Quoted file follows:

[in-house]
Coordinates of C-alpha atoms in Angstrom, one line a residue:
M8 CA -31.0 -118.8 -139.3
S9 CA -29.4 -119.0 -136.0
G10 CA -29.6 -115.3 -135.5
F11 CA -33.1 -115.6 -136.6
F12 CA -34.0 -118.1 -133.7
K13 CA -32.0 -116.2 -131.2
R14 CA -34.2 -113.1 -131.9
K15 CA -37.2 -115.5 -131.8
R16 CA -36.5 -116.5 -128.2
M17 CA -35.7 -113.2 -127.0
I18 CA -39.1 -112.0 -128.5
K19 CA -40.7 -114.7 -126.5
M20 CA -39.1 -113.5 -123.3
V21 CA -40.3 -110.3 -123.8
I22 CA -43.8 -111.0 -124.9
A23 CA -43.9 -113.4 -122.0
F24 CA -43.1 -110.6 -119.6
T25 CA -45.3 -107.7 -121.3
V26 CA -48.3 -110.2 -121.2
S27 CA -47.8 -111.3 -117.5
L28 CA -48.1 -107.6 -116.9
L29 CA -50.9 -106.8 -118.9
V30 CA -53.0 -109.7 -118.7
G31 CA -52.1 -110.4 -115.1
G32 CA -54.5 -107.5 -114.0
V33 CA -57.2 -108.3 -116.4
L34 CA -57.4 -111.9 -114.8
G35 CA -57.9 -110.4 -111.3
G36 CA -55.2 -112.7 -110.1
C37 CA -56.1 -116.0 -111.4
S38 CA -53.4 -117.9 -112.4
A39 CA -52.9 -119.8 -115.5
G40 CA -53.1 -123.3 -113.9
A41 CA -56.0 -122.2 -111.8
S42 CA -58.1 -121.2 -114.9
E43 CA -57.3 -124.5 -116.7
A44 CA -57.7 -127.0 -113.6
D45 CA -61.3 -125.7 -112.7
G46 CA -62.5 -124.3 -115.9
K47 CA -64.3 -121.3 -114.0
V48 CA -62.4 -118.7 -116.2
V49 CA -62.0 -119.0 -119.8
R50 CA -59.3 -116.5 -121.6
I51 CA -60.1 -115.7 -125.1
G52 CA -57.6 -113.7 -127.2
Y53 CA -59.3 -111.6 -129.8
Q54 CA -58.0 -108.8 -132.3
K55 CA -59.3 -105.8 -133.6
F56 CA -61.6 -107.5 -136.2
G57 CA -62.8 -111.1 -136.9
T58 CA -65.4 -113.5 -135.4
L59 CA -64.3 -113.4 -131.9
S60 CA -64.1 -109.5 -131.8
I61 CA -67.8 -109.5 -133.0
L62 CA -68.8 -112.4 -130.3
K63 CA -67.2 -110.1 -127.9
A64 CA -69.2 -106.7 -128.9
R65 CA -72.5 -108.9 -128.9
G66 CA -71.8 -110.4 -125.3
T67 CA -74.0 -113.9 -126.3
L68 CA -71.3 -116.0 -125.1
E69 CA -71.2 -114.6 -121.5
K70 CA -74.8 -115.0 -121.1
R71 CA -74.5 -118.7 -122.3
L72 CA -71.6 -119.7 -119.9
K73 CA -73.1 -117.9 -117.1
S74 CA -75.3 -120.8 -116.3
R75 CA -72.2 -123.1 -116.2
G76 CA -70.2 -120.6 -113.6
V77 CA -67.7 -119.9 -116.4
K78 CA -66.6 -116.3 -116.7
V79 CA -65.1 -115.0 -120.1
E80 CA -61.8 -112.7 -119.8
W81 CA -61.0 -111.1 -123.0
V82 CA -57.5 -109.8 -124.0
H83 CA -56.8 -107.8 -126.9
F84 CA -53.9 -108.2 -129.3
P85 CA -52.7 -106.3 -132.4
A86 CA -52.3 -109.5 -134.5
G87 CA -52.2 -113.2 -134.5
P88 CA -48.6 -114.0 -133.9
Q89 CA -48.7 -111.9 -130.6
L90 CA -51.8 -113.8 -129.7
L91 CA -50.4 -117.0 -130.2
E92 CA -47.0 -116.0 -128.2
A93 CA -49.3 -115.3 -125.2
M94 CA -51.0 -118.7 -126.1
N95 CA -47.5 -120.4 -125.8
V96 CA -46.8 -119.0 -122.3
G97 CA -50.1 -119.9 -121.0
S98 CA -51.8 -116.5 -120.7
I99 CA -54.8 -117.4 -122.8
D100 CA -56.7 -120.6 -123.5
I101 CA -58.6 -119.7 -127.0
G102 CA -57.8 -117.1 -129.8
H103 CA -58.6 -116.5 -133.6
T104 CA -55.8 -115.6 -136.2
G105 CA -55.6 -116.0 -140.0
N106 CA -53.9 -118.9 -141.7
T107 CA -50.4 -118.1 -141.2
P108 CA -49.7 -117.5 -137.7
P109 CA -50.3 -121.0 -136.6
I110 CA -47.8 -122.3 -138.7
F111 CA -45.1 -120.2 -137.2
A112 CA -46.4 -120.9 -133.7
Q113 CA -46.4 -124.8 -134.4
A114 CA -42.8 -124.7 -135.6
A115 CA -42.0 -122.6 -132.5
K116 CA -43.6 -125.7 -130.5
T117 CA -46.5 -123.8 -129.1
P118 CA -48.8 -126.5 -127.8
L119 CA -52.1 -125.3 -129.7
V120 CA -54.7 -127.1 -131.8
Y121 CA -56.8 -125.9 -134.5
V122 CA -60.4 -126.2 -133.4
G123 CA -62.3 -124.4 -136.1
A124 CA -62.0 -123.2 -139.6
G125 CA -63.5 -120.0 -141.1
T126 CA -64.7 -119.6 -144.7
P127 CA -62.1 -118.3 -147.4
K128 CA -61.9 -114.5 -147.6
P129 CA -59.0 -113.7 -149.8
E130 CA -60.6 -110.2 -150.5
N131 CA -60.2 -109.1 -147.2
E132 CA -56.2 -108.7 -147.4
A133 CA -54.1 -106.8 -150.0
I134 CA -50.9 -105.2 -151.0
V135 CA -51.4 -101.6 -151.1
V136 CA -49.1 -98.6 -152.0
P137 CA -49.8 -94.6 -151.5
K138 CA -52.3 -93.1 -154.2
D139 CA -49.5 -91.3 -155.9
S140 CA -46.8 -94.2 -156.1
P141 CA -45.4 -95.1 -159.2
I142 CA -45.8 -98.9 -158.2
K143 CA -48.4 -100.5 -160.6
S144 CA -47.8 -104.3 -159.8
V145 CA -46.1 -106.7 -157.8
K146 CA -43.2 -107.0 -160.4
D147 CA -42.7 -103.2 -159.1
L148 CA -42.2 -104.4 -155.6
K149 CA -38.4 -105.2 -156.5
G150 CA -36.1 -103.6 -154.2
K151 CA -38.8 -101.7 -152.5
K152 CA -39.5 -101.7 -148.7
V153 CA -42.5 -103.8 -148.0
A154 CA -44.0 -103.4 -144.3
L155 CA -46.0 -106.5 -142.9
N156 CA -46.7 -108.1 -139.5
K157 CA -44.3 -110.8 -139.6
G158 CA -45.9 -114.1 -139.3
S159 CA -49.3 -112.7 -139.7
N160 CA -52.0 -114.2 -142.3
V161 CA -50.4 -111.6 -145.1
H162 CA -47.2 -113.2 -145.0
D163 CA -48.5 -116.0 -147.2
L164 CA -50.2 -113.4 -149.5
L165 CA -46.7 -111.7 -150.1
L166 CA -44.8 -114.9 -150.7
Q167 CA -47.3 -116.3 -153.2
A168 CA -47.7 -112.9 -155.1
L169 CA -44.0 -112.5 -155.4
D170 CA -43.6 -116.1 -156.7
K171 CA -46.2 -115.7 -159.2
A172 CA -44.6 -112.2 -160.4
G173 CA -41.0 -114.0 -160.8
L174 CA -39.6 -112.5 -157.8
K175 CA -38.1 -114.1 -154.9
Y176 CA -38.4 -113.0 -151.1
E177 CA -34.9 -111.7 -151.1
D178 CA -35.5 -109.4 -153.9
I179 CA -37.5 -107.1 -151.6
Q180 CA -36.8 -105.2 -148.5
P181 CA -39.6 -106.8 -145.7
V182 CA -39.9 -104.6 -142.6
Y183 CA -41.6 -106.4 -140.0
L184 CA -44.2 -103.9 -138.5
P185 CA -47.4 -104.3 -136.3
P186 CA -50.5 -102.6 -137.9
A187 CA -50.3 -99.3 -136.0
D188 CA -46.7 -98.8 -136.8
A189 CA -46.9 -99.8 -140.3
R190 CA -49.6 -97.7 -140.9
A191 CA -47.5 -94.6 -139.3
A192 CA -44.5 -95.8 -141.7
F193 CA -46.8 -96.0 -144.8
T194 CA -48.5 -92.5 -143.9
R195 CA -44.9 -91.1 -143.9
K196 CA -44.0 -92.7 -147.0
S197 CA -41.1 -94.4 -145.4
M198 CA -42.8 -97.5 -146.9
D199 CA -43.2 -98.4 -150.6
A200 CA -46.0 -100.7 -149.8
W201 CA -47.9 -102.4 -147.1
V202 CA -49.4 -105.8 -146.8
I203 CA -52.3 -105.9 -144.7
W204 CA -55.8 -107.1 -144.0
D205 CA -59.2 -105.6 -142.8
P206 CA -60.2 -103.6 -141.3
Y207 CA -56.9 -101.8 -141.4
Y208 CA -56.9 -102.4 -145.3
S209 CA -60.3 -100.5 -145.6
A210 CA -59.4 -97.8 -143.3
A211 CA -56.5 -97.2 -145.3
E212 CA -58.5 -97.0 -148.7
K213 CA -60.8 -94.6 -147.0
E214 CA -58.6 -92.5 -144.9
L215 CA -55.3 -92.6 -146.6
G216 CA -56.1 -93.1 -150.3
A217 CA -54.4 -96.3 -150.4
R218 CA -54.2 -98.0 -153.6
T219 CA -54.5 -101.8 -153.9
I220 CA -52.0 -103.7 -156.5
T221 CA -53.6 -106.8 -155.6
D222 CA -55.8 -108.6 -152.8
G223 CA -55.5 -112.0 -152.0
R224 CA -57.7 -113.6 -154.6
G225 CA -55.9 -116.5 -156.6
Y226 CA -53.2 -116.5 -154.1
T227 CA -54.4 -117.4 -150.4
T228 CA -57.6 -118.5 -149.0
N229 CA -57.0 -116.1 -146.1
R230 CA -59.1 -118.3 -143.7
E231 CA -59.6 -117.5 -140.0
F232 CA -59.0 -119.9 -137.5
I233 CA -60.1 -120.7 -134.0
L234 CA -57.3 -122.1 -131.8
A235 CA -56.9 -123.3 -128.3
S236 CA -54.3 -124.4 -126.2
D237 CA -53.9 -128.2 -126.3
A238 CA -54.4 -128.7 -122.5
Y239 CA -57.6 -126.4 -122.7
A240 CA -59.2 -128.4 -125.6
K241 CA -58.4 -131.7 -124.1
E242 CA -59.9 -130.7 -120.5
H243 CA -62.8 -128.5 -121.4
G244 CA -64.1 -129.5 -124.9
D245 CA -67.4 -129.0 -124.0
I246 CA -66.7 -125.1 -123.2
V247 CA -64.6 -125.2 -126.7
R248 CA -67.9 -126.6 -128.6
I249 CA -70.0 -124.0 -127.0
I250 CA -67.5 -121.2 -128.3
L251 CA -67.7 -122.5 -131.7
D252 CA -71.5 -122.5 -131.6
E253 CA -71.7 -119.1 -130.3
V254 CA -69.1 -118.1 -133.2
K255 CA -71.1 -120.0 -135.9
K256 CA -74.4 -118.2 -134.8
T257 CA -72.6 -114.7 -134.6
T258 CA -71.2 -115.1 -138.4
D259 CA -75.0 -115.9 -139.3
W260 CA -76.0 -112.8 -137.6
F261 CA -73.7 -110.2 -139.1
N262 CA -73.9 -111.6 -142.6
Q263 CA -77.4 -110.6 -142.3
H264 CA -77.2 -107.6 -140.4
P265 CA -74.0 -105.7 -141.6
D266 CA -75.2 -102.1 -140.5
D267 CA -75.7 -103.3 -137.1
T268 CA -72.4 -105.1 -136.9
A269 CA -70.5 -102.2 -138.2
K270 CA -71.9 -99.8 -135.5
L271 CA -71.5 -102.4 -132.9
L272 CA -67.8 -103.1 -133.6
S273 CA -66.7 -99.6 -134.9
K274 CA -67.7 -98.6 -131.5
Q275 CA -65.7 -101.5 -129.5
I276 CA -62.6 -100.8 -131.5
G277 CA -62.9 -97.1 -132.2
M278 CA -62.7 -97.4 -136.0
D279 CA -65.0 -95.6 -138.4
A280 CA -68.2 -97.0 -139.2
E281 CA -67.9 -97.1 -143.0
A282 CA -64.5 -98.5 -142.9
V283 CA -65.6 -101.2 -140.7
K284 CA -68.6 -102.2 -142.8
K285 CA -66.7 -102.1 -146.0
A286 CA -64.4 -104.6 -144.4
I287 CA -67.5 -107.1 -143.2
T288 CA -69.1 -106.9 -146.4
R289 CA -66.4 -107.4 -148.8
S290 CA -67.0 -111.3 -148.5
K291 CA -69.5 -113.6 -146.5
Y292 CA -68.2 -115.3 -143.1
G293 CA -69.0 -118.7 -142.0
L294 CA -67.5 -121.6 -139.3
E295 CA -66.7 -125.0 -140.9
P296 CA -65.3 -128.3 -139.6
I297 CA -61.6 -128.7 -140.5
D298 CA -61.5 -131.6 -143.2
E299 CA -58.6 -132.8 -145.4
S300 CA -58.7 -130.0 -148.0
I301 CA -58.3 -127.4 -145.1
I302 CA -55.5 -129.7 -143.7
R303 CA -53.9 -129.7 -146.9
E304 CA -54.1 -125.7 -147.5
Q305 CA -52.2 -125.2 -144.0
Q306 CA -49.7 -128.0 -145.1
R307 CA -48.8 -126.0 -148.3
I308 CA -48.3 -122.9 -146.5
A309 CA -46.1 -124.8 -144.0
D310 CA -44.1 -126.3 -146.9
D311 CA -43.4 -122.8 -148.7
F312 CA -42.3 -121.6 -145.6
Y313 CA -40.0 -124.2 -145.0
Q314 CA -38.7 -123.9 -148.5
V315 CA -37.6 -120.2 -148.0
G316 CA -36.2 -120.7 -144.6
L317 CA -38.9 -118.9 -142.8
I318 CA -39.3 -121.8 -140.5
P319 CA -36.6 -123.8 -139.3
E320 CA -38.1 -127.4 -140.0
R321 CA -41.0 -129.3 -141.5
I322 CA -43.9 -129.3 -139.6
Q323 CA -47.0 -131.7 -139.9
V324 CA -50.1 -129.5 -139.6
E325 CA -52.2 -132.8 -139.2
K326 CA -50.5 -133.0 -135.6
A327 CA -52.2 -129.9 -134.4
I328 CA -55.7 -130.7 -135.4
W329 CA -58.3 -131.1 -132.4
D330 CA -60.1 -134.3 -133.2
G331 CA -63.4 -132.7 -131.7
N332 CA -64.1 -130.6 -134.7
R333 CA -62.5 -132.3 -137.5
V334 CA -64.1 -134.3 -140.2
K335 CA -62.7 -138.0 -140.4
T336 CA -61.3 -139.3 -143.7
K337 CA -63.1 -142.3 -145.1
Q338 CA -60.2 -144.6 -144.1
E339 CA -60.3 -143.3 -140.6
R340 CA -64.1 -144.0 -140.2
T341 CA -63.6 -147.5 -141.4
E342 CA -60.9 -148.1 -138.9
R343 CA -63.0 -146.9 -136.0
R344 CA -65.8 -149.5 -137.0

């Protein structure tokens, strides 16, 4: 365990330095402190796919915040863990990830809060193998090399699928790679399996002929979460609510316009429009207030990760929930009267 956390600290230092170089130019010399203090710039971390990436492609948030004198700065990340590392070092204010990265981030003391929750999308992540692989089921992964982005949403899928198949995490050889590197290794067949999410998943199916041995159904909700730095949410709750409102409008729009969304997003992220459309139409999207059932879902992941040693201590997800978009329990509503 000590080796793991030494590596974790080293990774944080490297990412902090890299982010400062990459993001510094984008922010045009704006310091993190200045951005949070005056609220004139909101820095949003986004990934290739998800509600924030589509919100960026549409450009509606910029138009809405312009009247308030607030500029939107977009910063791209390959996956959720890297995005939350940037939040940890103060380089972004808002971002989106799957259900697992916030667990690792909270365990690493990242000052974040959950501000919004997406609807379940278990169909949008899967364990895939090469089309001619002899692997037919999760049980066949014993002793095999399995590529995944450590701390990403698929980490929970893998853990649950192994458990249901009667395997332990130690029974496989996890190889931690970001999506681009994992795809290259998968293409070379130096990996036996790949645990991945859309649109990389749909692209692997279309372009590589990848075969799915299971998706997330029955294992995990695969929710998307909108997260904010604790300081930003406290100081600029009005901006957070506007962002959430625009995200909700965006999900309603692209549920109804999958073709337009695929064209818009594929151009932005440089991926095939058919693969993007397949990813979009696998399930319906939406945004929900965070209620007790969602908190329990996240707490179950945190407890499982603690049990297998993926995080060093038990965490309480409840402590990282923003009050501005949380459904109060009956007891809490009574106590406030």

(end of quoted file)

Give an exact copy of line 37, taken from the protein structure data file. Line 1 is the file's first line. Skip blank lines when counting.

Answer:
S42 CA -58.1 -121.2 -114.9